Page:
I must say I was glad of the distraction yesterday. The Old Black Dog is pacing. I say old as I feel he ages along beside me. Damned unpredictable though. I never know whether he and I are due for a long vacation together or a picnic or a weekend. He's almost a physical presence.
The distraction came in the form of a death notice. A life lived for 90 years. Memories came rushing back. They were an odd couple, Violet (call me Vi)and Richard. She was about 10 years older than him and fought it every day. A lot of energy into hair dying and styling and the shortest of skirts and the heaviest of makeup, the woiks, even first thing in the morning. I remember her startling eye-shadow which leaped from her face and the makeup caked in the wrinkles around her mouth. A chain smoker.
That era, we were all in our twenties, early thirties, Vi must have been in her forties, was full of weekends away, balls, heavy duty drinking in officers' messes, Scottish dancing, tartans and fun too. One word comes to mind when I think of Richard. Dignity. He was one of the most dignified men I've ever met. Ramrod straight, the removed look of an intellectual, and beautifully dressed, everything seemed to match. He was partial to bowties. I shared the odd in depth conversation with him. Vi was one of those women who swooped everywhere with a remarkable insensitivity to private conversations. Her voice was loud, her laughter raucous and she loved showing off her wild knickers in the ladies' room.
I'd wonder whatever they saw in each other.
My marriage broke up and I was very surprised when Vi and Richard kept in touch with me. Very few couples of that period in my life did as their loyalty was leaning more towards my now exed husband as it was his military affiliation and not mine.
On visits to their home with my younger daughter, while Vi cooked Richard would take YD and me to his den. He had a huge collection of model soldiers, laid out for the Battle of Waterloo on a vast model battlefield. Nearby, on an easel was a nearly finished rendition of an English cottage in beautiful needlepoint. I had assumed it was Vi's but was soon enlightened that in fact it was Richard's. When I expressed interest, he showed me some cushions and fire-screens he had completed, all meticulously executed in stunning colours.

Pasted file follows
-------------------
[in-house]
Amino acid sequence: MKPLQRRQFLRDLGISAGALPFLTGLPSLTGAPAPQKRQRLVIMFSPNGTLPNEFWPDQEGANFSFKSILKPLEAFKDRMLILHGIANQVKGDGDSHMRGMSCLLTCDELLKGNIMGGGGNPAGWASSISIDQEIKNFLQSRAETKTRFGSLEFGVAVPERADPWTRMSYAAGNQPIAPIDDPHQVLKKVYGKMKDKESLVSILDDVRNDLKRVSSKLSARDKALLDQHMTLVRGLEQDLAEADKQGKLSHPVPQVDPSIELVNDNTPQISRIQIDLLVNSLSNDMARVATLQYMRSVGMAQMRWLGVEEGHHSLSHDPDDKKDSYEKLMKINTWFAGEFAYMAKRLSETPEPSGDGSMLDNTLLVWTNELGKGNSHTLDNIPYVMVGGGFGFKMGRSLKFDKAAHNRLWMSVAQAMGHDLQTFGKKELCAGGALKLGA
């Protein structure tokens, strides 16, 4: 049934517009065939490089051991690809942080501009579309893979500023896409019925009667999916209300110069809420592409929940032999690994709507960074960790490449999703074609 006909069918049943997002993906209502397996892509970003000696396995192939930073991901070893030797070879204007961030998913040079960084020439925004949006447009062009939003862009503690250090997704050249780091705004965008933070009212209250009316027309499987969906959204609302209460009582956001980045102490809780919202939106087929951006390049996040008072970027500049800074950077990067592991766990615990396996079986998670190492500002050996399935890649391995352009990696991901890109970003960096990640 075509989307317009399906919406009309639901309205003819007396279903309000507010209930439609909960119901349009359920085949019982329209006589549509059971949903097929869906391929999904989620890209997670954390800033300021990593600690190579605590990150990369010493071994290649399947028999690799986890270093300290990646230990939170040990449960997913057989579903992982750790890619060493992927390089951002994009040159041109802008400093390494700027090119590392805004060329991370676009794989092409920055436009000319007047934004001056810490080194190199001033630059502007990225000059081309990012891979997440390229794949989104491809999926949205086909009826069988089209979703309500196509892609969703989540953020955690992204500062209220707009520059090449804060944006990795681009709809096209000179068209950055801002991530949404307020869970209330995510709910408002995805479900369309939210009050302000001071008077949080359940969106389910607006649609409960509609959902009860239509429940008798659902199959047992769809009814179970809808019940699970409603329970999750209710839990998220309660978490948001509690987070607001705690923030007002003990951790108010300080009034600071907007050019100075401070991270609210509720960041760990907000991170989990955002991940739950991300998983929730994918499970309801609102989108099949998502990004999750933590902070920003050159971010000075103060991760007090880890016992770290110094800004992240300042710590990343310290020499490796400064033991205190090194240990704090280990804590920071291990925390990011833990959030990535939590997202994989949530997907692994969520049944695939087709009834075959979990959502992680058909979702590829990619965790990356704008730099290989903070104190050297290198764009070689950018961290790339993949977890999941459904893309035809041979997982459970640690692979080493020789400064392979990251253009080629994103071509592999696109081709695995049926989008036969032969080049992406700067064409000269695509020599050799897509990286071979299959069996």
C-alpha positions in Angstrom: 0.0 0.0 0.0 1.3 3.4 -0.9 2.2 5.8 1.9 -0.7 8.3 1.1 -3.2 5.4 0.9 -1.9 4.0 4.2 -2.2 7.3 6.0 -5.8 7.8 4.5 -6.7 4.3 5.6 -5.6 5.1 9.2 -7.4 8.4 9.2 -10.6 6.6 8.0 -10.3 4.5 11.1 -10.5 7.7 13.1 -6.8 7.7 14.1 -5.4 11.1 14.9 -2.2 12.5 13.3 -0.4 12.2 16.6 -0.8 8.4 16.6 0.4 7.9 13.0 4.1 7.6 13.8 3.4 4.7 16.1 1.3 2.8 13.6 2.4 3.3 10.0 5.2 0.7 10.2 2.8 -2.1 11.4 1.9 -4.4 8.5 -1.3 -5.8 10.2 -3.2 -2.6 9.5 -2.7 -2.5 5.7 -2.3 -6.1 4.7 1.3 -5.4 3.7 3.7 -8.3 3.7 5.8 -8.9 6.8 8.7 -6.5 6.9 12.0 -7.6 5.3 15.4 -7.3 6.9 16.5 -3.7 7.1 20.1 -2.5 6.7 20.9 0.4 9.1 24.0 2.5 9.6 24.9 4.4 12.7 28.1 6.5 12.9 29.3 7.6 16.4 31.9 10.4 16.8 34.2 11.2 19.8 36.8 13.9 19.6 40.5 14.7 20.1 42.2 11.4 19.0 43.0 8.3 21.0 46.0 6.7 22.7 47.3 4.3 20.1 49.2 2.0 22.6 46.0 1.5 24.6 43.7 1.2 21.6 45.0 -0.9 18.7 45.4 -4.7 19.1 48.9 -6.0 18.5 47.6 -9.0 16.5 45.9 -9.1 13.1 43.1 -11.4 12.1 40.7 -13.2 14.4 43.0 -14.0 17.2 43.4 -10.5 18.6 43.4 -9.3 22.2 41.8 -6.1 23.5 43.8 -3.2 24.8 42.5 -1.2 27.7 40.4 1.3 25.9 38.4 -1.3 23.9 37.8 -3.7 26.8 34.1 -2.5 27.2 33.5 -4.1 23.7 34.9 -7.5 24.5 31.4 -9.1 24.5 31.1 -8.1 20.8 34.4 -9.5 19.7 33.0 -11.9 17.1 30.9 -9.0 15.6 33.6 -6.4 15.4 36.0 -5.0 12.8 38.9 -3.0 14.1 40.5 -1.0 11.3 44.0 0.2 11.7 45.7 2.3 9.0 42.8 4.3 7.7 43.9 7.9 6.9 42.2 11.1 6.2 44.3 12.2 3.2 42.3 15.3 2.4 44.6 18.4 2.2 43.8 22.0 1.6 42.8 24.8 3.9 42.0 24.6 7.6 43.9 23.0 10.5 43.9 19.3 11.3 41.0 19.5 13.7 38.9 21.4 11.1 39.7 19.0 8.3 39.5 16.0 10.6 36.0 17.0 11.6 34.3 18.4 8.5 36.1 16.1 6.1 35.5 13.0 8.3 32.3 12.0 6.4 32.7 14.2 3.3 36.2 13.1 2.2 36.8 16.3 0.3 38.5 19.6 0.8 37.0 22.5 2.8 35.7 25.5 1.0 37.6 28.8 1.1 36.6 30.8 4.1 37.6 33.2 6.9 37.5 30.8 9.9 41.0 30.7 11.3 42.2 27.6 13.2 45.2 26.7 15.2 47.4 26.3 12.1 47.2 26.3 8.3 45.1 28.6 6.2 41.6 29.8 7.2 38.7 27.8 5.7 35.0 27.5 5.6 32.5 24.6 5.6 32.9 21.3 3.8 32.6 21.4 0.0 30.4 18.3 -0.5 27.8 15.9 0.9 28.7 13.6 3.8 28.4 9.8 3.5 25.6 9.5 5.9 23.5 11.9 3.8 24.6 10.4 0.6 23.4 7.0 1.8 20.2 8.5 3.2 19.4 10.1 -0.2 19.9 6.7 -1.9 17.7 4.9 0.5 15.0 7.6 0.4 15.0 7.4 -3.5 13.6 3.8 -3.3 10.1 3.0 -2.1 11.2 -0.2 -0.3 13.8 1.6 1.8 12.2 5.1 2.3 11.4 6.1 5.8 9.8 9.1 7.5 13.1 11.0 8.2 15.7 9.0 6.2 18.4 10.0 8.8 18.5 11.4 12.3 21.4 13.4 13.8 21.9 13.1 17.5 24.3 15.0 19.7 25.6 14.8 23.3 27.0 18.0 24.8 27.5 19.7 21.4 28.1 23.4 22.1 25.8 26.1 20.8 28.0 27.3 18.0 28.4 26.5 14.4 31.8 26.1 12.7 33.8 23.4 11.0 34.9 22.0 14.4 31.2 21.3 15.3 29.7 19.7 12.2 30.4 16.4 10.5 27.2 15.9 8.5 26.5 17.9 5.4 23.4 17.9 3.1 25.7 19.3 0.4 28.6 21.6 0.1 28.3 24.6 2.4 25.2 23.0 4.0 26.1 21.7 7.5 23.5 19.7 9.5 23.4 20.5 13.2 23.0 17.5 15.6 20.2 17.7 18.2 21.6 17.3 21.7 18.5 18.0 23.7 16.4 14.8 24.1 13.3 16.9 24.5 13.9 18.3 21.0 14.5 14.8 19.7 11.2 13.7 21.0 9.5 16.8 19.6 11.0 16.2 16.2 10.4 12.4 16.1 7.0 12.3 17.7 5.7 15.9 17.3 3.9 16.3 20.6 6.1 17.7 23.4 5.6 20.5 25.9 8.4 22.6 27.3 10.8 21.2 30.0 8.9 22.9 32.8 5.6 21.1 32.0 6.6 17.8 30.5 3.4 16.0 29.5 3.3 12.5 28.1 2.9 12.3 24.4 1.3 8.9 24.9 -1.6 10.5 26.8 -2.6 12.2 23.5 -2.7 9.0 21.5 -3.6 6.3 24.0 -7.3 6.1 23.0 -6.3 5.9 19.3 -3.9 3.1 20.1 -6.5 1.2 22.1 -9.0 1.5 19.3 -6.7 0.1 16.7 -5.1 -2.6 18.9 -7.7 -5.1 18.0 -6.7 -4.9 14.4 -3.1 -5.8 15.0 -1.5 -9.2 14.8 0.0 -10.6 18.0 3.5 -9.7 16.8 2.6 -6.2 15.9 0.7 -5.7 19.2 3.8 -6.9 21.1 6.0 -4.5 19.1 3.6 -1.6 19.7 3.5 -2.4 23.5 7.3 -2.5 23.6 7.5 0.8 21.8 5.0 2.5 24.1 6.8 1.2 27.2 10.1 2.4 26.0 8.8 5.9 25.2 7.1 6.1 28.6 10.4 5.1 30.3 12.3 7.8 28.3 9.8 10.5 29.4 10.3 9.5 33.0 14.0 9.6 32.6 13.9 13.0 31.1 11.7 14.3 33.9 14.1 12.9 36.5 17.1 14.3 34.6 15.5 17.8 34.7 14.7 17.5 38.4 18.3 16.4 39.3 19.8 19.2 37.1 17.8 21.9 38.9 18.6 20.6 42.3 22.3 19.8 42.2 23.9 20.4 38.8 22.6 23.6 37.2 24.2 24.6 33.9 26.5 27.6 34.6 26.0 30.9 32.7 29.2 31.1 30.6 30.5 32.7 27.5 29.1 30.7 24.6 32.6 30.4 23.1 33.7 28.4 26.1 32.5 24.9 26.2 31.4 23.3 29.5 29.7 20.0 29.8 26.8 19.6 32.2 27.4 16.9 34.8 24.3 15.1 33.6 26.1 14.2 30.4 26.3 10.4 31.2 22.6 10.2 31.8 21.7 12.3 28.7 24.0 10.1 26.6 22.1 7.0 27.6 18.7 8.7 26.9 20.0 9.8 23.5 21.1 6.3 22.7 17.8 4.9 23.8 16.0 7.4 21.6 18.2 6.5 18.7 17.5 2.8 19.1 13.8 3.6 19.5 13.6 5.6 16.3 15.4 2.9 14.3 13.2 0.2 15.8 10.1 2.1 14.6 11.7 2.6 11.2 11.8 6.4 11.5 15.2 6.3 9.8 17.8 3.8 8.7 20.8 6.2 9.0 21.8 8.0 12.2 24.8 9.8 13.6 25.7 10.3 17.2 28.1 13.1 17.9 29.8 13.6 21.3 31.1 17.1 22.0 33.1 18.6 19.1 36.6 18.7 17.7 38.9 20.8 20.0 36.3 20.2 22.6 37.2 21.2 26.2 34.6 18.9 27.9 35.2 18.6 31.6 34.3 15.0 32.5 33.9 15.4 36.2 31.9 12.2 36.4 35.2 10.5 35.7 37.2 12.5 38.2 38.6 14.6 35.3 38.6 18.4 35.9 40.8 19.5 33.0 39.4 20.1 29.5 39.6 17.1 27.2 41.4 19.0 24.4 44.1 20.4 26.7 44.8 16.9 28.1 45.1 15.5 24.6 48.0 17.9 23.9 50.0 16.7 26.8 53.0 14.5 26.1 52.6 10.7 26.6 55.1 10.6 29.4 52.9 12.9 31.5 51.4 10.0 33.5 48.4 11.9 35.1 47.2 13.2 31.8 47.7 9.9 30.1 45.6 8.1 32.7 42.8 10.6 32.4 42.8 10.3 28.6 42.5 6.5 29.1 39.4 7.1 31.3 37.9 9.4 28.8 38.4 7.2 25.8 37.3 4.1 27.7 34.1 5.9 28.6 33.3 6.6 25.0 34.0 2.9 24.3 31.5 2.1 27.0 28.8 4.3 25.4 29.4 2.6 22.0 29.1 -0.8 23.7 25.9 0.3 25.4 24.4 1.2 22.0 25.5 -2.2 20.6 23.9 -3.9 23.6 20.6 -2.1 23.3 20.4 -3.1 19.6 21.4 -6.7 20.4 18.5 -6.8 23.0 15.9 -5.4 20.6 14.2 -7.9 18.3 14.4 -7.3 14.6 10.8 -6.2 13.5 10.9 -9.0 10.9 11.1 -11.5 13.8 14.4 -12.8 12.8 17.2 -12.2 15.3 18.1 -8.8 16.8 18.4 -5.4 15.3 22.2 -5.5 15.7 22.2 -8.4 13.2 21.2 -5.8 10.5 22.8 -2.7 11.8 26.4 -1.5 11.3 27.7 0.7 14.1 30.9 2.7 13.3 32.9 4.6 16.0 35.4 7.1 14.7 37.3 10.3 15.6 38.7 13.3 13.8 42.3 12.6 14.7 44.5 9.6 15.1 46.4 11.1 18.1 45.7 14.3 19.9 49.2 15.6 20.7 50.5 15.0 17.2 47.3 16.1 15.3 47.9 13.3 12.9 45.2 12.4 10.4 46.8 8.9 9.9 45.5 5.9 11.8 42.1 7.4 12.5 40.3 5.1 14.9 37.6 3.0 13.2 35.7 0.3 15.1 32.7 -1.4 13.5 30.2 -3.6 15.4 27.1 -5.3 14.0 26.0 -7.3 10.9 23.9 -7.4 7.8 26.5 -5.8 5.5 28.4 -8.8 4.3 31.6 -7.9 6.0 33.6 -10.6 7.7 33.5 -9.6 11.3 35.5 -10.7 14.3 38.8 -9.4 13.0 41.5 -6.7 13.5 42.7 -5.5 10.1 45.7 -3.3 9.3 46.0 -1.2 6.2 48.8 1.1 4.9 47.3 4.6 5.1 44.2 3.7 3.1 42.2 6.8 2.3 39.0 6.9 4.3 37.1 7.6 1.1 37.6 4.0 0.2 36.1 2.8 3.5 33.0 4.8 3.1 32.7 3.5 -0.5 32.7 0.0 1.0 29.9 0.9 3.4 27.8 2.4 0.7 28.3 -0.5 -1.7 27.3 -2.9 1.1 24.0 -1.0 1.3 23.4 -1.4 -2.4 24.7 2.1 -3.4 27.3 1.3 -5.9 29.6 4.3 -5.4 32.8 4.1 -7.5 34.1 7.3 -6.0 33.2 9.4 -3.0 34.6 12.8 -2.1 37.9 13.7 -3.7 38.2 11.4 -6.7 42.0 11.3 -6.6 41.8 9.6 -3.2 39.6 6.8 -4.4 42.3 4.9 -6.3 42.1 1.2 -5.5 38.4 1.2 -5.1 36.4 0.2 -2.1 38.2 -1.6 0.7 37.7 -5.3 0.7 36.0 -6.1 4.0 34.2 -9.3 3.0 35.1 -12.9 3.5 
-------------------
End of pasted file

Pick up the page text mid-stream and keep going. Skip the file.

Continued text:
Richard had been in the RAF in London, he told me, Vi was a telephone operator at HQ when they met. Vi was originally from Malta, had raised her brothers and sisters when her mother died in childbirth and her father took off. When she emigrated to England she had abandoned her Maltese origins and anglicised her name.
Richard was a voracious reader and could converse on any topic. Vi had to knock before entering his den, his one quiet space she told me, rolling her eyes and assuring me "she could be quiet too, but life was too short." Whatever that meant.
I've never forgotten their kindness to me when it seemed like many had turned their backs. It was a very difficult time in my life and their friendship was a comfort.
There were certainly sparks between Richard and me, no denying that. But I've never betrayed a friendship by poaching a partner. One of my rules of self-conduct.
Vi died about 10 years ago and Richard moved to his daughter's in Florida.
On reflection, I understand them a lot more now. Vi was haunted by her age and had her own battles every day. Richard was allowed his quiet space of reflection, mock battles, books and needlepoint.
And I rather think that crazy underwear tells another side of the story.